Comprehensive Eye Tests – Types of Eye Exams

Optometrists and ophthalmologists use a variety of tests and procedures to analyze your eyes. These tests range from simple ones, like having you read an eye chart, to complicated tests, such as using a high-powered lens to imagine the tiny structures within your eyes.

Complete List of Comprehensive Eye Tests

A detailed eye test can take an hour or more, depending on the doctor and the number and intricacy of tests required to totally assess your vision and the health of your eyes.

Here are eye and vision tests that you are likely to come across during a thorough eye exam:

Visual Acuity Tests

Among the first tests performed in a thorough eye examination are visual skill tests that measure the sharpness of your vision.

These generally are performed using a projected eye chart to measure your distance visual acuity and a little, hand-held skill chart to measure your near vision.

Color Blindness Test

A screening test that checks your color vision often is carried out early in a comprehensive eye examination to eliminate color blindness.

In addition to spotting hereditary color vision shortages, color blind tests also can alert your optometrist to possible eye health problems that may impact your color vision.

Cover Test

While there are many methods for your eye doctor to check how your eyes collaborate, the cover test is the most basic and most typical.

During a cover test, your optometrist will ask you to concentrate on a little things throughout the room and will then cover each of your eyes alternately while you looking at the target. The test is then duplicated with you taking a look at a near object.

During these tests, your optometrist will assess whether the exposed eye needs to transfer to pick up the fixation target, which could suggest strabismus or a more subtle binocular vision problem that could cause eye strain or amblyopia (“lazy eye”).

Ocular Motility (Eye Motions) Evaluating

Ocular motility screening is carried out to identify how well your eyes can follow a moving object and/or quickly move in between and properly focus on two different targets.

Checking of smooth eye movements (“pursuits”) is more common. Your eye doctor will have you hold your head still and ask you to follow the sluggish motion of a hand-held light or other target with just your eyes. If quick eye movements (“saccades”) also are tested, your eye doctor might have you move your eyes backward and forward in between two targets positioned some distance apart from each other.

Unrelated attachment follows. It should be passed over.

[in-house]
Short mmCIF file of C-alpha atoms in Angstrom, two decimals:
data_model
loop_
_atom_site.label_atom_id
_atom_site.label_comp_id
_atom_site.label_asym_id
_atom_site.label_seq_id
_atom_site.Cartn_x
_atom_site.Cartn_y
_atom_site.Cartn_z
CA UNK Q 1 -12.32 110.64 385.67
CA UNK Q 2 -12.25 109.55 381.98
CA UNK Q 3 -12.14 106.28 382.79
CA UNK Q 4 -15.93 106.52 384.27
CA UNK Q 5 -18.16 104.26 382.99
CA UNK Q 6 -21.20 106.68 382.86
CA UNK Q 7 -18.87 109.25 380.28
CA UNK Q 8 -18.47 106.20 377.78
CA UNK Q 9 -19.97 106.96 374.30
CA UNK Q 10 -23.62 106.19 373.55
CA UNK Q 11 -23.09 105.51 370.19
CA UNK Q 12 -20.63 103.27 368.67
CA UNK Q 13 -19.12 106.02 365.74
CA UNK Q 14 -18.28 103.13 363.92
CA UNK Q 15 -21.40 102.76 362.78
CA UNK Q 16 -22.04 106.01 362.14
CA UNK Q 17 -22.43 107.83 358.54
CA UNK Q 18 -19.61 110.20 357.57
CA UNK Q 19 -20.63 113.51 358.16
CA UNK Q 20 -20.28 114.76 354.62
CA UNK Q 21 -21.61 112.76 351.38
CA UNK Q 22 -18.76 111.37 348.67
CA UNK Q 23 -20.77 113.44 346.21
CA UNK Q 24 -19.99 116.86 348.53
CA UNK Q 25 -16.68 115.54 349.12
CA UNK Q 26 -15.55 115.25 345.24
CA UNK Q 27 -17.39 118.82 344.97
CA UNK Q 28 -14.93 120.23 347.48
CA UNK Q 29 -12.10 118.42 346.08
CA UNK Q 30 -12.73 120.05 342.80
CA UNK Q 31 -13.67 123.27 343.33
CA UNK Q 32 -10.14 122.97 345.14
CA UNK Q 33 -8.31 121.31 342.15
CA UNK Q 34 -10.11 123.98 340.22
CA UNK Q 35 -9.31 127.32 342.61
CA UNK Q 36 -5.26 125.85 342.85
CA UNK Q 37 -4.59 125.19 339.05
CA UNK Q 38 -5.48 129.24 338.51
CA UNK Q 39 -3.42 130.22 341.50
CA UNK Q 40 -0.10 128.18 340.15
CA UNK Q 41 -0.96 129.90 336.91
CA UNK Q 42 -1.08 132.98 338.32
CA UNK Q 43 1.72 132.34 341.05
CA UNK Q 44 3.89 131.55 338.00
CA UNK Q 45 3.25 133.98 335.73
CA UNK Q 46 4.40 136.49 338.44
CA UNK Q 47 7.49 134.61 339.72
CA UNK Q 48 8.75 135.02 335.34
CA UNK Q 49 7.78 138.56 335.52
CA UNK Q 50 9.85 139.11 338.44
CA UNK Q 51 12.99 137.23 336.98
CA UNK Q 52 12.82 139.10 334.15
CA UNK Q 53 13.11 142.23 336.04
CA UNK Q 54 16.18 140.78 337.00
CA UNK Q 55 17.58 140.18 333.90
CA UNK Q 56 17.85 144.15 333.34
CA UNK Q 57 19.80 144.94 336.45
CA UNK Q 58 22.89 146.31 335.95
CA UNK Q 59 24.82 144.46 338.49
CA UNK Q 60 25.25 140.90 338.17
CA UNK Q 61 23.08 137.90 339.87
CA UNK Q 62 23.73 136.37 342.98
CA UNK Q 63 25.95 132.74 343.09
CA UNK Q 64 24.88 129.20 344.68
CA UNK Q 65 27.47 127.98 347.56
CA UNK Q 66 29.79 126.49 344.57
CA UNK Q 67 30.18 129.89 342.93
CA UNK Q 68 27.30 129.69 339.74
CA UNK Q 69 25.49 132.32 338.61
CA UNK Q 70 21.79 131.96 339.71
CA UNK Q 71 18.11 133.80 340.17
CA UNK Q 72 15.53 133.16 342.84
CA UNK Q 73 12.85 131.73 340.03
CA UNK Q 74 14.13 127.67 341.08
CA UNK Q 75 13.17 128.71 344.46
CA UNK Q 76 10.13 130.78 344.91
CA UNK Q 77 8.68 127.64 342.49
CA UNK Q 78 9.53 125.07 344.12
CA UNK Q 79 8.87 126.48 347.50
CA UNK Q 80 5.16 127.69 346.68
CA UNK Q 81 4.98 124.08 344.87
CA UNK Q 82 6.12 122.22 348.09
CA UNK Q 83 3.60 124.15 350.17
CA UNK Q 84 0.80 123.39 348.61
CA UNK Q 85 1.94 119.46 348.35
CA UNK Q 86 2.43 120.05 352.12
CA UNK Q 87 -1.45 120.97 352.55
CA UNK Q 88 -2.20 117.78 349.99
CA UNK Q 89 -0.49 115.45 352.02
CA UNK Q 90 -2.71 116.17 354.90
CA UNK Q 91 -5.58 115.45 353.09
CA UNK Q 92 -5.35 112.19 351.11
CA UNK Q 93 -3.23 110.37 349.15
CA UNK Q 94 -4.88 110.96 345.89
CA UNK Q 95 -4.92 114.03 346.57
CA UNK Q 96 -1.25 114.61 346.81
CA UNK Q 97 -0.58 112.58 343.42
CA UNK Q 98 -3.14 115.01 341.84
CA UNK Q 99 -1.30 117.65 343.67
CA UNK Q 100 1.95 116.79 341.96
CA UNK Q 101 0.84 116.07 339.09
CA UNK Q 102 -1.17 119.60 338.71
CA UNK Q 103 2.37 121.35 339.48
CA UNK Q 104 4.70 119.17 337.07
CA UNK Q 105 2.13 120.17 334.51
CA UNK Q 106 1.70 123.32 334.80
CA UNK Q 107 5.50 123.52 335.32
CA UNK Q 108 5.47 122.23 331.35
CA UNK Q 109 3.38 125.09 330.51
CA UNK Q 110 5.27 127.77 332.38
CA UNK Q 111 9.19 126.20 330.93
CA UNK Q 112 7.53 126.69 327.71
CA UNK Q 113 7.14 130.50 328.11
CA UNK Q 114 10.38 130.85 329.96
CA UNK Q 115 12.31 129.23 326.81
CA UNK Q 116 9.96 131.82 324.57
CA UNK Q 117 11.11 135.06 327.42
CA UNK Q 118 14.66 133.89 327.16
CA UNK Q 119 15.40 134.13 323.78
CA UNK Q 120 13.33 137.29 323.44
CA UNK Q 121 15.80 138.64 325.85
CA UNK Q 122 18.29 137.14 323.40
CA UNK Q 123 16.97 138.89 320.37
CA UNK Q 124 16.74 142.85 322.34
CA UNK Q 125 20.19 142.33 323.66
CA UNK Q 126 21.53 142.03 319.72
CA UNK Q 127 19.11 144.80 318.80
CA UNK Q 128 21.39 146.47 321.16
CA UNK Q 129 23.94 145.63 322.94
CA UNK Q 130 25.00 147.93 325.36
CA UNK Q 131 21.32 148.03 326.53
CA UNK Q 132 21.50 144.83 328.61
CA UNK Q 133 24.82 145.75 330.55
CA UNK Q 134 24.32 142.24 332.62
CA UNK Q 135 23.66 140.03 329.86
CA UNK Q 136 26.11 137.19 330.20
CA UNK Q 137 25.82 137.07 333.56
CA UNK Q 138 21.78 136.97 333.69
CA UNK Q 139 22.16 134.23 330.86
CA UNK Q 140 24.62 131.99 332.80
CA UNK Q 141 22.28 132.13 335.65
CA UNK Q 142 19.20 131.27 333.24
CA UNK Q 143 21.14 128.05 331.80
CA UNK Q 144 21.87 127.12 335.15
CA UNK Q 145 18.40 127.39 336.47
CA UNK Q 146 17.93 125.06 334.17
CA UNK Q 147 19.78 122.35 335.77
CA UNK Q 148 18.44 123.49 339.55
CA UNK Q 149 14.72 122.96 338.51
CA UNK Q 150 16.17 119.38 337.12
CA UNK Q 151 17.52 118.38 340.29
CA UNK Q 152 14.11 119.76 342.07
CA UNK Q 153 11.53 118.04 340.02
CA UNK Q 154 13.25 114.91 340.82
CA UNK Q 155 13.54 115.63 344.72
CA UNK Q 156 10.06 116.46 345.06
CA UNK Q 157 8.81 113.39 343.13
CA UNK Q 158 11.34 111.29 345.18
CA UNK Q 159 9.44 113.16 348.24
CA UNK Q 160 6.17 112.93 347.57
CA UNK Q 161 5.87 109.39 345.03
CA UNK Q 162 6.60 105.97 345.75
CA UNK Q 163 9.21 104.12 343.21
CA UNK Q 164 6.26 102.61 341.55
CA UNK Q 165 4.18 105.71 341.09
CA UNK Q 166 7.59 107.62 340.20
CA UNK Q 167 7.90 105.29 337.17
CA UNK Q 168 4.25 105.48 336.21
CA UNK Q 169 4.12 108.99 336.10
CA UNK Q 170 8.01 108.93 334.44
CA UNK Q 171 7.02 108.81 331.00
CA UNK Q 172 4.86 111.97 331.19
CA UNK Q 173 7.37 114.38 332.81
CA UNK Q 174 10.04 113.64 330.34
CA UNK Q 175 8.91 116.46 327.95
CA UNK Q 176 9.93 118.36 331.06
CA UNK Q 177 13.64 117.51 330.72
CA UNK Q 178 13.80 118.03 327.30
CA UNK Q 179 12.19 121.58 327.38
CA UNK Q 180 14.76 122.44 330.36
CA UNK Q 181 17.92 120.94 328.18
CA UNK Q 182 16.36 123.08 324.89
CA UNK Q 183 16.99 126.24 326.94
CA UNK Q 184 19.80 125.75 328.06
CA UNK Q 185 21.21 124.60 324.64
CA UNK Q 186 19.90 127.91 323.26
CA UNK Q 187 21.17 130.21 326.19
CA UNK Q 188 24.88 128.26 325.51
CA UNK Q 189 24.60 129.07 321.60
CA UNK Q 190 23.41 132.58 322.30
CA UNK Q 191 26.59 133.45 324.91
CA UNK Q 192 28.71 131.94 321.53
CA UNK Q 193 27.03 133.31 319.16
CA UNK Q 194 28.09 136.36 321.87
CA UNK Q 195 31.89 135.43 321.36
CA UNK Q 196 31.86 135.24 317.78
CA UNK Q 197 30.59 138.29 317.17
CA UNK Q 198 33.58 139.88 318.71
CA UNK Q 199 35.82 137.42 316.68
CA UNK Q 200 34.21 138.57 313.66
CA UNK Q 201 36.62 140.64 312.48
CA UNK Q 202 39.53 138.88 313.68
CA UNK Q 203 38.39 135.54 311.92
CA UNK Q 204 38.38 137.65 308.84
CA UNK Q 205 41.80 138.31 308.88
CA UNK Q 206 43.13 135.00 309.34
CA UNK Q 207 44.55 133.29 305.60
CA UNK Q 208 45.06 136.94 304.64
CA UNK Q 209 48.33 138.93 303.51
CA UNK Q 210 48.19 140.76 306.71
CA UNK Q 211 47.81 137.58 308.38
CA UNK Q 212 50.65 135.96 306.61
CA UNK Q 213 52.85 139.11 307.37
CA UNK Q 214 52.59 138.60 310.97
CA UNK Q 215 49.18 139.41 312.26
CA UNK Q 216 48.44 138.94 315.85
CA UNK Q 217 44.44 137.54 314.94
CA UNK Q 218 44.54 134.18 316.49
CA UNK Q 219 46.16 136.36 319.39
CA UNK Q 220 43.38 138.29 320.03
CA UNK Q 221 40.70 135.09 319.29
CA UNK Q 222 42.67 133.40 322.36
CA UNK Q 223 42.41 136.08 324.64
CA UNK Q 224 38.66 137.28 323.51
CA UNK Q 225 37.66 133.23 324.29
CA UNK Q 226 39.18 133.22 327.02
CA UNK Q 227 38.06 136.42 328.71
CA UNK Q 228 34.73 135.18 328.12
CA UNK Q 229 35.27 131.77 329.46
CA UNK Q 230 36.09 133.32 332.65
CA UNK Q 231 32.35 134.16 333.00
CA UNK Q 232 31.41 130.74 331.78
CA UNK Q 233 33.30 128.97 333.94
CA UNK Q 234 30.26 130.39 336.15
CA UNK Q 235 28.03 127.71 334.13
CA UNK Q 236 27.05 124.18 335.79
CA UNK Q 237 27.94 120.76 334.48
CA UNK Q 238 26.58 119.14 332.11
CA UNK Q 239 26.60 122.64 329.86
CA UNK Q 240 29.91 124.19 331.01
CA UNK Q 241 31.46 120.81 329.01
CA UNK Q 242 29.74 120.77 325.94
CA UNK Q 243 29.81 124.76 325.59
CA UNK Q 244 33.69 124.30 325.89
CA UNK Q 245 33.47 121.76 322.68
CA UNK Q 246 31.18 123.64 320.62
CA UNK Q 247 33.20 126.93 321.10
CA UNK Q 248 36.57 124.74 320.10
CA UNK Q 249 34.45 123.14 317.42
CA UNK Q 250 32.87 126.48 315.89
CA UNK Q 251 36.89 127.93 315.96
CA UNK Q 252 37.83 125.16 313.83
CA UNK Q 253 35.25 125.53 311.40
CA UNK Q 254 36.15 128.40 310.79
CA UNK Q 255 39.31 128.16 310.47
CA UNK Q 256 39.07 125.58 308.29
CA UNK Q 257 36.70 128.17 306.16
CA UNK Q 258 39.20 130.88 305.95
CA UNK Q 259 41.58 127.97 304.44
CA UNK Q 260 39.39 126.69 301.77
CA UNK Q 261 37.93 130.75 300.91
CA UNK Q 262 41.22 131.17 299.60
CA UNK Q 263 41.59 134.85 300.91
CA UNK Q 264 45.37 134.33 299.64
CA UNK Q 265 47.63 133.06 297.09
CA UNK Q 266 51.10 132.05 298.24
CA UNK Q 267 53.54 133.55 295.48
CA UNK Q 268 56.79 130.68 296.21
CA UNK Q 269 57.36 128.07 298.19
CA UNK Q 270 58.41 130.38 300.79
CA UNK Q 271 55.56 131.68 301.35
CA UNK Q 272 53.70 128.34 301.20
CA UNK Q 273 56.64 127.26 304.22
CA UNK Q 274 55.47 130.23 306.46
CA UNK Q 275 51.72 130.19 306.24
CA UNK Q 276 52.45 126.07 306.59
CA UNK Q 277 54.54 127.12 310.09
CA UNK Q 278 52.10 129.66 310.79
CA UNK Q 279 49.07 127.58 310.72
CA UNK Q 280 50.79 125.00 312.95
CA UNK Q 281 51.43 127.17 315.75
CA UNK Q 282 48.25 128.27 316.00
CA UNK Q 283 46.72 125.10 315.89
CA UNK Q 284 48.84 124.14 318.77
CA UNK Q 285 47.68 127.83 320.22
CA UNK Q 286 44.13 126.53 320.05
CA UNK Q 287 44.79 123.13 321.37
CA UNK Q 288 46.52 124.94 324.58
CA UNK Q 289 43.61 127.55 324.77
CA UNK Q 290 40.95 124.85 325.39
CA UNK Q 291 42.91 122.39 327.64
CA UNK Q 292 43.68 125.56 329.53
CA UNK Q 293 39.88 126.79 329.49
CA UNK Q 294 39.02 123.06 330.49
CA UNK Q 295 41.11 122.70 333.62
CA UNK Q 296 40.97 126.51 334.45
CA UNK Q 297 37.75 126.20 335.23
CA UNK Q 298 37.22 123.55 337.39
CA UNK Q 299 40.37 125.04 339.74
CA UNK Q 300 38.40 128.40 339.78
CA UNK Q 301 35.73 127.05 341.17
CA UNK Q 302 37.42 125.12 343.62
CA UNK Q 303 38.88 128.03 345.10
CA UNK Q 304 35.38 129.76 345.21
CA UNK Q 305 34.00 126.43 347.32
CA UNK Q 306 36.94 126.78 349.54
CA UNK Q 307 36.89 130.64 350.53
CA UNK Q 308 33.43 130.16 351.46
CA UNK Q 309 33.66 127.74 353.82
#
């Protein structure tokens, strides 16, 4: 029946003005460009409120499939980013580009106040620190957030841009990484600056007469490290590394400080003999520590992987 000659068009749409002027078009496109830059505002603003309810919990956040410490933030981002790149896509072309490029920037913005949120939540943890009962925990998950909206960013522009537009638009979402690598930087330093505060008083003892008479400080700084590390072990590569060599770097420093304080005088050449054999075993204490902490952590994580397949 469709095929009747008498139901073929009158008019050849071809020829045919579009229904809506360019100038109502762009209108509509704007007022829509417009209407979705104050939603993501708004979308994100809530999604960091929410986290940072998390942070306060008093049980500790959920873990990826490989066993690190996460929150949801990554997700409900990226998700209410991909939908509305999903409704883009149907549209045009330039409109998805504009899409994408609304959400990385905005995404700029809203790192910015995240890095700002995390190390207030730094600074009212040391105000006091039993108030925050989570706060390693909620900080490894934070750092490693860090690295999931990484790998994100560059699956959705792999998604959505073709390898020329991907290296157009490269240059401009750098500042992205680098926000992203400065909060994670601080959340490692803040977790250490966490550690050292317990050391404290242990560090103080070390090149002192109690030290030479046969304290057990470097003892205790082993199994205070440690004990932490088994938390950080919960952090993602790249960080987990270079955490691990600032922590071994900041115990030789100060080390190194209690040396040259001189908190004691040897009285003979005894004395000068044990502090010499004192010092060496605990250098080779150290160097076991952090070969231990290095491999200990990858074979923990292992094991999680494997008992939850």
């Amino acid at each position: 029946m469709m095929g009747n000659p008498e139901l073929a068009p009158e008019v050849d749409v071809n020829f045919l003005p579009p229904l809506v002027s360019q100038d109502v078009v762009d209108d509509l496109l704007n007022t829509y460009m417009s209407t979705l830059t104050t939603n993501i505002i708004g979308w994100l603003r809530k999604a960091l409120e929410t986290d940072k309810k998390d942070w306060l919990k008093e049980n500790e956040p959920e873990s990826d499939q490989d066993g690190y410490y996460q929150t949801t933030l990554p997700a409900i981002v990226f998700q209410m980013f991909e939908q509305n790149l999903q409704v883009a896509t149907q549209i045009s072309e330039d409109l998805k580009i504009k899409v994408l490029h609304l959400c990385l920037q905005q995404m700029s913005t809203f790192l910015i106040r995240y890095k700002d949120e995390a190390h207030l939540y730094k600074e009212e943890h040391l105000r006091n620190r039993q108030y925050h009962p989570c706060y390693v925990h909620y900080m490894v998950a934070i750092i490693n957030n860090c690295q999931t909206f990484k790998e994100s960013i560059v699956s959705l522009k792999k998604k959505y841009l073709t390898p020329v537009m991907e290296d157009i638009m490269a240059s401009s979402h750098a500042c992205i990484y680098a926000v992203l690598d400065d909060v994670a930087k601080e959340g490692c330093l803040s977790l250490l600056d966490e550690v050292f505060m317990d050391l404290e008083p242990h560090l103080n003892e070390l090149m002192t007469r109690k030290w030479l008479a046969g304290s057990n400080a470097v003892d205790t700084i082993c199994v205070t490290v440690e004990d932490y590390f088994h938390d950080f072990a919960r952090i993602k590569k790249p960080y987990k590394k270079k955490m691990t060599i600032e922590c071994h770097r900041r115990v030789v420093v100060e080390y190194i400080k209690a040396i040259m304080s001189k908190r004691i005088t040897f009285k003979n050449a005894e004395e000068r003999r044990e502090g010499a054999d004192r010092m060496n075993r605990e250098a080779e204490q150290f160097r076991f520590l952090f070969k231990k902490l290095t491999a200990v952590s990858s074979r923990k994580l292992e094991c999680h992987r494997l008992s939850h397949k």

Problems with eye motions can cause eye strain and may affect reading ability, sports vision and other skills.

Stereopsis (Depth Understanding) Test

Stereopsis is the term used to explain eye teaming that allows regular depth understanding and appreciation of the 3-dimensional nature of items.

In one typically used stereopsis test, you wear a set of “3D” glasses and take a look at a brochure of test patterns. Each pattern has 4 little circles, and your job is to point out which circle in each pattern looks closer to you than the other 3 circles. If you can correctly identify the “closer” circle in each pattern, you likely have outstanding eye teaming skills that ought to enable you to experience typical depth understanding.

Comprehensive Eye Tests - Types of Eye Exams

Regular eye and vision assessments are a fundamental part of preventive health care. Many eye and vision issues have no obvious signs or symptoms, so you may unknown an issue exists. Early diagnosis and treatment of eye and vision problems can assist avoid vision loss.


Your optometrist may perform this test early in the eye exam to get an approximation of your spectacles prescription.

In retinoscopy, the room lights will be dimmed and you will be asked to concentrate on a big target (normally the huge “E” on the eye chart). As you looking at the “E,” your eye doctor will shine a light at your eye and flip lenses in a machine in front of your eyes. This test estimates which lens powers will best correct your range vision.